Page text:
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The roots of computer science are set deep into mathematics and naturally, engineering. If you turn your concentration into the most basic levels of computer science, you would realize that you can actually predict which problems can be solved by computers, and which can’t be, and that is made possible with math, believe it or not. Binary, discrete mathematics, linear algebra, statistics, and calculus are some of the most influential aspects of math when it comes to computers.
Electrical engineering also plays a profound role in the fine workings of every computer. Say the development of electrical engineering hit a brick wall, and the field of computer science itself would crumble to nothing in a matter of few years. The camera in your smartphone, the GPU that enables you to play games, the processors that toil day and night to keep a nation’s economy afloat have all been made into perfection by engineers who chose the best ways to make circuits and which materials should be used to make the tiniest electronic components. Also, they are the ones who should be thanked for the storage devices we use today, whether it be a pen drive, a hard disk or even, a floppy drive.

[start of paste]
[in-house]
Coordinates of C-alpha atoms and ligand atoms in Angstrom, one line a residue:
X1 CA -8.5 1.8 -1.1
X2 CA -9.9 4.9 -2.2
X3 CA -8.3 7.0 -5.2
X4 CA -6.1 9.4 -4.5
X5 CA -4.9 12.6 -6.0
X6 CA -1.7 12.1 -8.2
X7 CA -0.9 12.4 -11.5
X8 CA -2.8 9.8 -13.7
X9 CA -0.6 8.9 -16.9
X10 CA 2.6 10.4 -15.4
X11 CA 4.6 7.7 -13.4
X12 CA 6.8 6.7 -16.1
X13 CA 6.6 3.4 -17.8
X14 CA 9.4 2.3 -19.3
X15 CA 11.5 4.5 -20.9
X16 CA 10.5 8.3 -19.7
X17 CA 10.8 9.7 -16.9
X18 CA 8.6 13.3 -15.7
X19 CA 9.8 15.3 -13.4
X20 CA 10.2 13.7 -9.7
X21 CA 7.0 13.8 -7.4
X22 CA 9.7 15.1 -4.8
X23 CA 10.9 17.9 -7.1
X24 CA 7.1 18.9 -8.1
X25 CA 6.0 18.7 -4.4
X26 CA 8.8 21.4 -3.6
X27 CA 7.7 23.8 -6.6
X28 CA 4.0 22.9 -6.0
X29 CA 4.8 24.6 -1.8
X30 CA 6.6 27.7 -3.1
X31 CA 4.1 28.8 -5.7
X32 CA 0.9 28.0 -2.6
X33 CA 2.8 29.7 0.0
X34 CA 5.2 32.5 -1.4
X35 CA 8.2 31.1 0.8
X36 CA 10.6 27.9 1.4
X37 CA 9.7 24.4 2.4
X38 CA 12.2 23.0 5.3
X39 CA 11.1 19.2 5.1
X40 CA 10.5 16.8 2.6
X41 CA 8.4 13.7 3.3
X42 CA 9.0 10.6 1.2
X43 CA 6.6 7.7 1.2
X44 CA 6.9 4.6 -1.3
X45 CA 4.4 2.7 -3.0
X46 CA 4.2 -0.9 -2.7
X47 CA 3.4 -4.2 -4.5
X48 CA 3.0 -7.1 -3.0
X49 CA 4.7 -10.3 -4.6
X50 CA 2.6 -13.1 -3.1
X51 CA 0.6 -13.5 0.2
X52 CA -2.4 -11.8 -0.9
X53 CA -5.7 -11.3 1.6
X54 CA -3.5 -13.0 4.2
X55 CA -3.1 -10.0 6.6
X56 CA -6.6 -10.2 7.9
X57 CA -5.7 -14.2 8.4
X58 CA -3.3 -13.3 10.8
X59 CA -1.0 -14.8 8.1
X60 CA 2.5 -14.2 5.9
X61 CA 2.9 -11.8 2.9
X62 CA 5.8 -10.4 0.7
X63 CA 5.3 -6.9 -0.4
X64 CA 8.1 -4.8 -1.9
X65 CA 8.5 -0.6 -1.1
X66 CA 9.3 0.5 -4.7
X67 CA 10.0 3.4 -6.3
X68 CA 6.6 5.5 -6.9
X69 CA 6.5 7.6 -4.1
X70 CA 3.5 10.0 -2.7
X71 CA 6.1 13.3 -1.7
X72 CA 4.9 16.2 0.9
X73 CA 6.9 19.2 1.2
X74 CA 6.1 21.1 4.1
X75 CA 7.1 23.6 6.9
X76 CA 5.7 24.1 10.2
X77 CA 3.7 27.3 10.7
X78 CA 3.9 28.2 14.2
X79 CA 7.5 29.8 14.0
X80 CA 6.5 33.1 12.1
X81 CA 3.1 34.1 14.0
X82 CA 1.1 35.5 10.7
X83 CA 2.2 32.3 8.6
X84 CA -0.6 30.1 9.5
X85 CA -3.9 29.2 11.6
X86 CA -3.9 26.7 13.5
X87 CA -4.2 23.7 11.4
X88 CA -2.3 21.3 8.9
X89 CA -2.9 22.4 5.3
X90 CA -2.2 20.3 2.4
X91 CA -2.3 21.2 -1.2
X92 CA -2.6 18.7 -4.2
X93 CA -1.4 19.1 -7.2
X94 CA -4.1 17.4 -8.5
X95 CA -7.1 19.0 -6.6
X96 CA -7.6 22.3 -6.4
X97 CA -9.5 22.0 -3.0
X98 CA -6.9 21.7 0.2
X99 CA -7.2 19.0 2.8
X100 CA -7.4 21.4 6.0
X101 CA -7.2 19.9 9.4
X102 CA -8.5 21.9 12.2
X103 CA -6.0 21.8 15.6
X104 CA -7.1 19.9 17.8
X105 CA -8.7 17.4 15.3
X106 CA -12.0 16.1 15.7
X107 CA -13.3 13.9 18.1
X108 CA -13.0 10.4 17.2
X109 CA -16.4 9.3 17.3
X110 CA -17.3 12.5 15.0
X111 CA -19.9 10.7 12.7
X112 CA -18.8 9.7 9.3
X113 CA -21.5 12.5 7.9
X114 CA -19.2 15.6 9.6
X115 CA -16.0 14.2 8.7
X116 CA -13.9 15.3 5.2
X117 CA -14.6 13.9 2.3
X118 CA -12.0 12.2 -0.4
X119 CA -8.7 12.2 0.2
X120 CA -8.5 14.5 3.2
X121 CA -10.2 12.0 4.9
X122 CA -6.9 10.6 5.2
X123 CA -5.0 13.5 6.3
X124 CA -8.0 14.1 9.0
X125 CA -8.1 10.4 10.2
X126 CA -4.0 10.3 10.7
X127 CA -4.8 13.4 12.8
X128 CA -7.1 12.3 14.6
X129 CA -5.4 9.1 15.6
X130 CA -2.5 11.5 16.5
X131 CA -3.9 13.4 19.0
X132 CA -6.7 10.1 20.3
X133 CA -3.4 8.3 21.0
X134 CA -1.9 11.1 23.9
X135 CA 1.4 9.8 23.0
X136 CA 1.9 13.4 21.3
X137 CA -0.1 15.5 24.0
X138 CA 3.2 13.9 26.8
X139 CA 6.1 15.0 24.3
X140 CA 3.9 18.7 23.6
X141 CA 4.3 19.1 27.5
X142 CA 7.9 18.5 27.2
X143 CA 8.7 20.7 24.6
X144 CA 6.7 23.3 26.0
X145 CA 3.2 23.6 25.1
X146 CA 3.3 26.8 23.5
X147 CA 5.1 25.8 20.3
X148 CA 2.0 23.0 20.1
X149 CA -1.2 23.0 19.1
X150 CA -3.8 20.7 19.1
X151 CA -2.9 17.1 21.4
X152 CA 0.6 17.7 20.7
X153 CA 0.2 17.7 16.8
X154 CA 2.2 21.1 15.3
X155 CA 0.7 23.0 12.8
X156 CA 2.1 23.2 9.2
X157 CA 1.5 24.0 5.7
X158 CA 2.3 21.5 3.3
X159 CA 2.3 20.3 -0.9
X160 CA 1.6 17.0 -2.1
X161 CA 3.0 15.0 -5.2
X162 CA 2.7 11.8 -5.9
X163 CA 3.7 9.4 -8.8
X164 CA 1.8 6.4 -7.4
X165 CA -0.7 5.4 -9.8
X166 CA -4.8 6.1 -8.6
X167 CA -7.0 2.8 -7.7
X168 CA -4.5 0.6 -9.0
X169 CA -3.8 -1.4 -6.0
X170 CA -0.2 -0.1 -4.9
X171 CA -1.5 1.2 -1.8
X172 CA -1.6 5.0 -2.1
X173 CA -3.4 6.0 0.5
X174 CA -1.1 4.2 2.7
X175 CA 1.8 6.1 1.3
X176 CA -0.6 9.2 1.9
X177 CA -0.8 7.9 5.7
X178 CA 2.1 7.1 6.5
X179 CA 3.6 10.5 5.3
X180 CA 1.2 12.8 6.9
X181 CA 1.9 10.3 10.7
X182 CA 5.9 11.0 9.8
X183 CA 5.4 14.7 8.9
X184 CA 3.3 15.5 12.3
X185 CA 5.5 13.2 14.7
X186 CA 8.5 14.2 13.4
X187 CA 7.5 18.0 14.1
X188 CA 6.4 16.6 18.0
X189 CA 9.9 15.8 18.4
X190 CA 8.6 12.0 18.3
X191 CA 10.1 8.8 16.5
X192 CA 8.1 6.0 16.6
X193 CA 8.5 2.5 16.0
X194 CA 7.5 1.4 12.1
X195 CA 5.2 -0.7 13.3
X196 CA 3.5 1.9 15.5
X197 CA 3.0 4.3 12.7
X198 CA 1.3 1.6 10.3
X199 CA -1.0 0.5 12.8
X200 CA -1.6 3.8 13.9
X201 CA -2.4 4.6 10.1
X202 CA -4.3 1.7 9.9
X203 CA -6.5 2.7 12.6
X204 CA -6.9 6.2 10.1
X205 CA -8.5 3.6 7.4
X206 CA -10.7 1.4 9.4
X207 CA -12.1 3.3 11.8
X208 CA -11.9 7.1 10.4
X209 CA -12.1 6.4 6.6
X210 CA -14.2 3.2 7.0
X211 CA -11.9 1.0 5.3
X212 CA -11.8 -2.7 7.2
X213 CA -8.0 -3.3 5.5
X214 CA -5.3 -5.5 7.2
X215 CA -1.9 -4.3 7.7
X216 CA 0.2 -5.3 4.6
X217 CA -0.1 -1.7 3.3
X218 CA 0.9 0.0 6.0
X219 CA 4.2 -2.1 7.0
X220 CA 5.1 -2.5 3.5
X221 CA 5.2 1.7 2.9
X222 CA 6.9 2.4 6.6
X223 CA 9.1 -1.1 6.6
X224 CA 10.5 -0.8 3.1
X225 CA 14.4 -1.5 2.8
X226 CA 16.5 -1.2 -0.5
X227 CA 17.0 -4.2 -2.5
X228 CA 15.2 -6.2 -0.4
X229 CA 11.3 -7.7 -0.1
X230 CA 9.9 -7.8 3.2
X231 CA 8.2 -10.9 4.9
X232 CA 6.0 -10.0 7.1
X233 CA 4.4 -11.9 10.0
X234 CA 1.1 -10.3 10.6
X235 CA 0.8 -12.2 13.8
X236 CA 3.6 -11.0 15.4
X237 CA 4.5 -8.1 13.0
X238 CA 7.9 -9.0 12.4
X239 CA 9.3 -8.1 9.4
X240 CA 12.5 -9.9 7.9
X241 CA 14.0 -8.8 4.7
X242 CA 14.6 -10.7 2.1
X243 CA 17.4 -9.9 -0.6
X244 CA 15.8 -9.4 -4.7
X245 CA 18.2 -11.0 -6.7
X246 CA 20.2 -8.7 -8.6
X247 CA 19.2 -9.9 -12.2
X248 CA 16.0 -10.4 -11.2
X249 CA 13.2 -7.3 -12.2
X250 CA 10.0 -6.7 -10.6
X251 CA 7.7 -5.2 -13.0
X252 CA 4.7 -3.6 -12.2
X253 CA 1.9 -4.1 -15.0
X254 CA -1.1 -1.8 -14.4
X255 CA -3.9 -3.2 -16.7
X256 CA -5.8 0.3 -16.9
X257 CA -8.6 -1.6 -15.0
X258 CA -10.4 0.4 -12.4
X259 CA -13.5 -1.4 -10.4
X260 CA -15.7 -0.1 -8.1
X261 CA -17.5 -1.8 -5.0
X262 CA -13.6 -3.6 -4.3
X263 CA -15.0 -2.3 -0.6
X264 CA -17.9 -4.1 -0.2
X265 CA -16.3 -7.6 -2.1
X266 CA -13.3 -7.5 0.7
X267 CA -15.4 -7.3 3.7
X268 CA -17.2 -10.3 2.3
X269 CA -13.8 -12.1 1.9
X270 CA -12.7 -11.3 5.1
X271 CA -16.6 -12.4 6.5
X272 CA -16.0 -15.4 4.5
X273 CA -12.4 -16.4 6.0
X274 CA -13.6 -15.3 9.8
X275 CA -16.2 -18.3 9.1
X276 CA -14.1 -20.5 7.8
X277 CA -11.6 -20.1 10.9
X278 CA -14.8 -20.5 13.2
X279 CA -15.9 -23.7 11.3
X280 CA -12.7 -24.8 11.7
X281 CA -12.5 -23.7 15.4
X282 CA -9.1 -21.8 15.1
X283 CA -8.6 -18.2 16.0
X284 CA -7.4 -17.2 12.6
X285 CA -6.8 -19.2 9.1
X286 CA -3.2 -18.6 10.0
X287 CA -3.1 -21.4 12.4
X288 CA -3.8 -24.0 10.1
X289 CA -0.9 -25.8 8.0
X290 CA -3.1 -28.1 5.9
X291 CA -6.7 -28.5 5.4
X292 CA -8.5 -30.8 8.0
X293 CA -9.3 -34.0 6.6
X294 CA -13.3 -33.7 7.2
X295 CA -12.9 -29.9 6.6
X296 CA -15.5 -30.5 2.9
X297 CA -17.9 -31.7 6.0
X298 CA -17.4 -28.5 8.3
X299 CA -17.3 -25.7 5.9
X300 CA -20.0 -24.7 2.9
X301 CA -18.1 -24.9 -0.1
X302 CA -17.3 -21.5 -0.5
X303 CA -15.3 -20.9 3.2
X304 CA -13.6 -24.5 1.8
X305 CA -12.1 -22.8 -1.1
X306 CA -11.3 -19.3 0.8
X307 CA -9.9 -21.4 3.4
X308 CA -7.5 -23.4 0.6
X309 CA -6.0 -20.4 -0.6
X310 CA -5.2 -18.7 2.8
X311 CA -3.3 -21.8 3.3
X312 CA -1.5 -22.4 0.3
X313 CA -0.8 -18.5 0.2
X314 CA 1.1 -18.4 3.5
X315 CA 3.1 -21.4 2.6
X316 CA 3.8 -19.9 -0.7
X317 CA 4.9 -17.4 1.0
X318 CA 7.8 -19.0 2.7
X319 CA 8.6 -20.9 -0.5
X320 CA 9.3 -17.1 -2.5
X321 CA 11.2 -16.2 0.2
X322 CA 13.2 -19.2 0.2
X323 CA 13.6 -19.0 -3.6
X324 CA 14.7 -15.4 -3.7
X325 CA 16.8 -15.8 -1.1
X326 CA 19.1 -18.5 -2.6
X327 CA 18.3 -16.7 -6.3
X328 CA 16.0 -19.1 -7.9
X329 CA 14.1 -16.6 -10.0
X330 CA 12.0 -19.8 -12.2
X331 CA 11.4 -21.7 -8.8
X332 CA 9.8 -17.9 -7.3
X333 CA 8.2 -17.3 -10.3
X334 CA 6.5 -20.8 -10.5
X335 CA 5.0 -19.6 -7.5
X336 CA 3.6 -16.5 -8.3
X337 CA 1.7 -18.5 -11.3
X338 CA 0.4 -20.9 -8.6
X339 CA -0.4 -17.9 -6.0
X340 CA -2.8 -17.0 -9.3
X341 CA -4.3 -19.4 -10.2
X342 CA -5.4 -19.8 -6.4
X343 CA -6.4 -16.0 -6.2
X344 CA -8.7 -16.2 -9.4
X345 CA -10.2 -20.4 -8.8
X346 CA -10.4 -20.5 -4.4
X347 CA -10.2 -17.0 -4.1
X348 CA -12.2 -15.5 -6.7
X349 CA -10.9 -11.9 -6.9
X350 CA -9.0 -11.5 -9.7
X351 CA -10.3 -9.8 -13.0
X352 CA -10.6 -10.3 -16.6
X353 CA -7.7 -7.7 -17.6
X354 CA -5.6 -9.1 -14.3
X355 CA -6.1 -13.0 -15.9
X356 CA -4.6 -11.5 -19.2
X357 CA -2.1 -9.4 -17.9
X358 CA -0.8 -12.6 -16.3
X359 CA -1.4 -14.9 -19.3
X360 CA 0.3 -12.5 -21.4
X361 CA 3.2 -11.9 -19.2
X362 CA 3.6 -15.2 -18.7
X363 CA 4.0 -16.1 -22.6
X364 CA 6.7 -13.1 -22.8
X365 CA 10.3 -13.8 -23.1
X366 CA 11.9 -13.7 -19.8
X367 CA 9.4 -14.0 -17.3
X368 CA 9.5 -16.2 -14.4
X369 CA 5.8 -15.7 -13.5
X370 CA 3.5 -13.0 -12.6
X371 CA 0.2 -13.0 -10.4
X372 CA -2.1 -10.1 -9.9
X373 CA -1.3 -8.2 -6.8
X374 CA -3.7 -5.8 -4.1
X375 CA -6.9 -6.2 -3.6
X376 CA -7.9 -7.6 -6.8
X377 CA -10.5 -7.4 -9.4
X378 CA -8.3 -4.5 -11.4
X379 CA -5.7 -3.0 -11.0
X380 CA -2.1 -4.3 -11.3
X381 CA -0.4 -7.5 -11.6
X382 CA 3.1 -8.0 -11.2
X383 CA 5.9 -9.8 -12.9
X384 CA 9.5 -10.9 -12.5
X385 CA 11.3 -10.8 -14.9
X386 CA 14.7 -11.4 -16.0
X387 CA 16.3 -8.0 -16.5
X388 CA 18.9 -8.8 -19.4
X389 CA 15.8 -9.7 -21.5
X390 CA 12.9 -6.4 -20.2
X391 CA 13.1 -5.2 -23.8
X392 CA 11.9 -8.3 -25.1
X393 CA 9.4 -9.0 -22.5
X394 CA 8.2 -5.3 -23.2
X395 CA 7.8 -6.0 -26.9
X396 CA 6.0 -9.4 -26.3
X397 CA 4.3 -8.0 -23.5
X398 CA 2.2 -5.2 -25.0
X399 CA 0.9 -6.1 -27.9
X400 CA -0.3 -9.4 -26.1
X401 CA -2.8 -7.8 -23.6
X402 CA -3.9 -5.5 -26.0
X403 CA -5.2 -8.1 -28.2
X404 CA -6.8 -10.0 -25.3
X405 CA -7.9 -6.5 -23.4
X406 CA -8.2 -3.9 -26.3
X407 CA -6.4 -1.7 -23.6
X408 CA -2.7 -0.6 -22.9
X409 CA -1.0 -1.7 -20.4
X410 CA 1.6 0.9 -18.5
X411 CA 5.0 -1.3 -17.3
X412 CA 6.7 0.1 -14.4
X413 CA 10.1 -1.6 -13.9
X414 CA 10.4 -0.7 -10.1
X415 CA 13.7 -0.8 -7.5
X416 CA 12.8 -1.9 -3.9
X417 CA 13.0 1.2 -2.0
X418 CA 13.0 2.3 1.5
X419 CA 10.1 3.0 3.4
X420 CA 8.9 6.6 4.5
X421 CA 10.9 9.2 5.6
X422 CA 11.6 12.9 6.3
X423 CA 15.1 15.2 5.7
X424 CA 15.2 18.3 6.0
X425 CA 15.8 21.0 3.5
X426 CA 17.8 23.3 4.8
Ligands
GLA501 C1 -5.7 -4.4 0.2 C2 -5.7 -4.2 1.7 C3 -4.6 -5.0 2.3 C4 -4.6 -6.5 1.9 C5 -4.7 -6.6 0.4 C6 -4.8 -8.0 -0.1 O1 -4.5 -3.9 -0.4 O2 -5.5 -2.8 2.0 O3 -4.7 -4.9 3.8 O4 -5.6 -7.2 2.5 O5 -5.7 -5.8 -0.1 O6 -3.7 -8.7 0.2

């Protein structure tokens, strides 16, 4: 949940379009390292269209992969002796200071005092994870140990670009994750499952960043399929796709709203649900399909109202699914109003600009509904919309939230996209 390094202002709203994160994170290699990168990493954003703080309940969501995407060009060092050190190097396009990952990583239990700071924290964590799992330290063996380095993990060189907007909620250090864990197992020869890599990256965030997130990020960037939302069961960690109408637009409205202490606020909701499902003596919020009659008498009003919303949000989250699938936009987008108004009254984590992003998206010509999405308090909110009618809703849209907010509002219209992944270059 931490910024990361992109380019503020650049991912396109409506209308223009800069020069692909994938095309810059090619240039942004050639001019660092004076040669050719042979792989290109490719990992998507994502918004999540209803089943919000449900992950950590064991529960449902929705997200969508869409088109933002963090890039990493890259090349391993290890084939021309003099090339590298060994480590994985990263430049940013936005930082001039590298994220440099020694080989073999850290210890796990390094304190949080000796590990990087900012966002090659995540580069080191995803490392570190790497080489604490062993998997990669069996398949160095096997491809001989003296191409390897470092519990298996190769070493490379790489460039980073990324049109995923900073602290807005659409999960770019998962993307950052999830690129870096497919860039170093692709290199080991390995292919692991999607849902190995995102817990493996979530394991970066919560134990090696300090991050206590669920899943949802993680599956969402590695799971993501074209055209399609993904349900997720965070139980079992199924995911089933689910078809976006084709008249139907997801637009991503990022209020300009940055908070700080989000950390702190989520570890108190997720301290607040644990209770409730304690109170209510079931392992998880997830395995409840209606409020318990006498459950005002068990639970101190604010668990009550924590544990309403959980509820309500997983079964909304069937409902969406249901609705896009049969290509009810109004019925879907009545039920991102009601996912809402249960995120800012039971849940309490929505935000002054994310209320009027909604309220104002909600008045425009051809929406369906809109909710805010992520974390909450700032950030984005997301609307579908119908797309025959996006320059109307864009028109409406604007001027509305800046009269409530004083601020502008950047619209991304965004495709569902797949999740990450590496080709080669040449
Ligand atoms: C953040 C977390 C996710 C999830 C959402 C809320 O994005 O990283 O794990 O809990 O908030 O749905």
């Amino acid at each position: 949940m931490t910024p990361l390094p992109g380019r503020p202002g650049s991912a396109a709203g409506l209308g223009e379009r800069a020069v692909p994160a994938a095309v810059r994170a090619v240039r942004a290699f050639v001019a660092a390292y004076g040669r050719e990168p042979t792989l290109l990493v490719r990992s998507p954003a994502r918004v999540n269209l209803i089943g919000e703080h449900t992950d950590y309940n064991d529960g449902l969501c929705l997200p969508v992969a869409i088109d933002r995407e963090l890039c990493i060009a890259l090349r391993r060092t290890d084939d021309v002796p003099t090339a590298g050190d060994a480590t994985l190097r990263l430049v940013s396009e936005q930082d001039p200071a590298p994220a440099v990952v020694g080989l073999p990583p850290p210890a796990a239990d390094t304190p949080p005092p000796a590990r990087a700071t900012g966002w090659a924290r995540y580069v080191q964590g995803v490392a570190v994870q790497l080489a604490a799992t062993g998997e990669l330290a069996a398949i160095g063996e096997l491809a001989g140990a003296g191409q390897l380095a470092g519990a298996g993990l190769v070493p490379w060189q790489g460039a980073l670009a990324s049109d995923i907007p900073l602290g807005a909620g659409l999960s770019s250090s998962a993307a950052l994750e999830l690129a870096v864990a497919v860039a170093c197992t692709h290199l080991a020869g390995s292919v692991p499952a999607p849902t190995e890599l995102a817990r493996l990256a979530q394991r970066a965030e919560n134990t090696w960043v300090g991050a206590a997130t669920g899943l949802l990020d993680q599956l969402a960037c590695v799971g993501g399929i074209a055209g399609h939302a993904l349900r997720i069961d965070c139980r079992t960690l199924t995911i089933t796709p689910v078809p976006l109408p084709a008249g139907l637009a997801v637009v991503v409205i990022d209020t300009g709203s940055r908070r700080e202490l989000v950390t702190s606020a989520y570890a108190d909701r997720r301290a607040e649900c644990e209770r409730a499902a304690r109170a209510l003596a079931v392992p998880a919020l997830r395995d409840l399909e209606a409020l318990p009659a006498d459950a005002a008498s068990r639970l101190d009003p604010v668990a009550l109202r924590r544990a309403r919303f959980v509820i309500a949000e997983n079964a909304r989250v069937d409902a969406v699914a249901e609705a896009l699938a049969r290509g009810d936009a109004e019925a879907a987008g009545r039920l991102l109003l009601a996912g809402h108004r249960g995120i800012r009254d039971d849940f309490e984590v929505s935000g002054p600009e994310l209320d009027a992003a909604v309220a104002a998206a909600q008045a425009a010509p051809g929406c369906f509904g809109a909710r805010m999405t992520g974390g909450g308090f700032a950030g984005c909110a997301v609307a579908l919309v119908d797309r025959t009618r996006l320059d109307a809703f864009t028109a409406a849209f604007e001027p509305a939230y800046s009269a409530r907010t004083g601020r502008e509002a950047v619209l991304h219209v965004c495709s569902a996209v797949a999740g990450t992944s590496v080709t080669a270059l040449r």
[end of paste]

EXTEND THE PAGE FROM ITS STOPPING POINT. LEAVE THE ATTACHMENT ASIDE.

Creating big, fast storage media isn’t enough. A big library full of books would be of no value to students if they were poorly organized and it took half a day to find a book. Similarly, efficient ways had to be invented to store, sort, search and retrieve the needed information in the blink of an eye. Also, user-friendly Graphical User Interfaces had to be made to make the management of information easier and less faulty by the human operators. All of these things came under the Management of Information Systems, which was quite a big deal back in those days.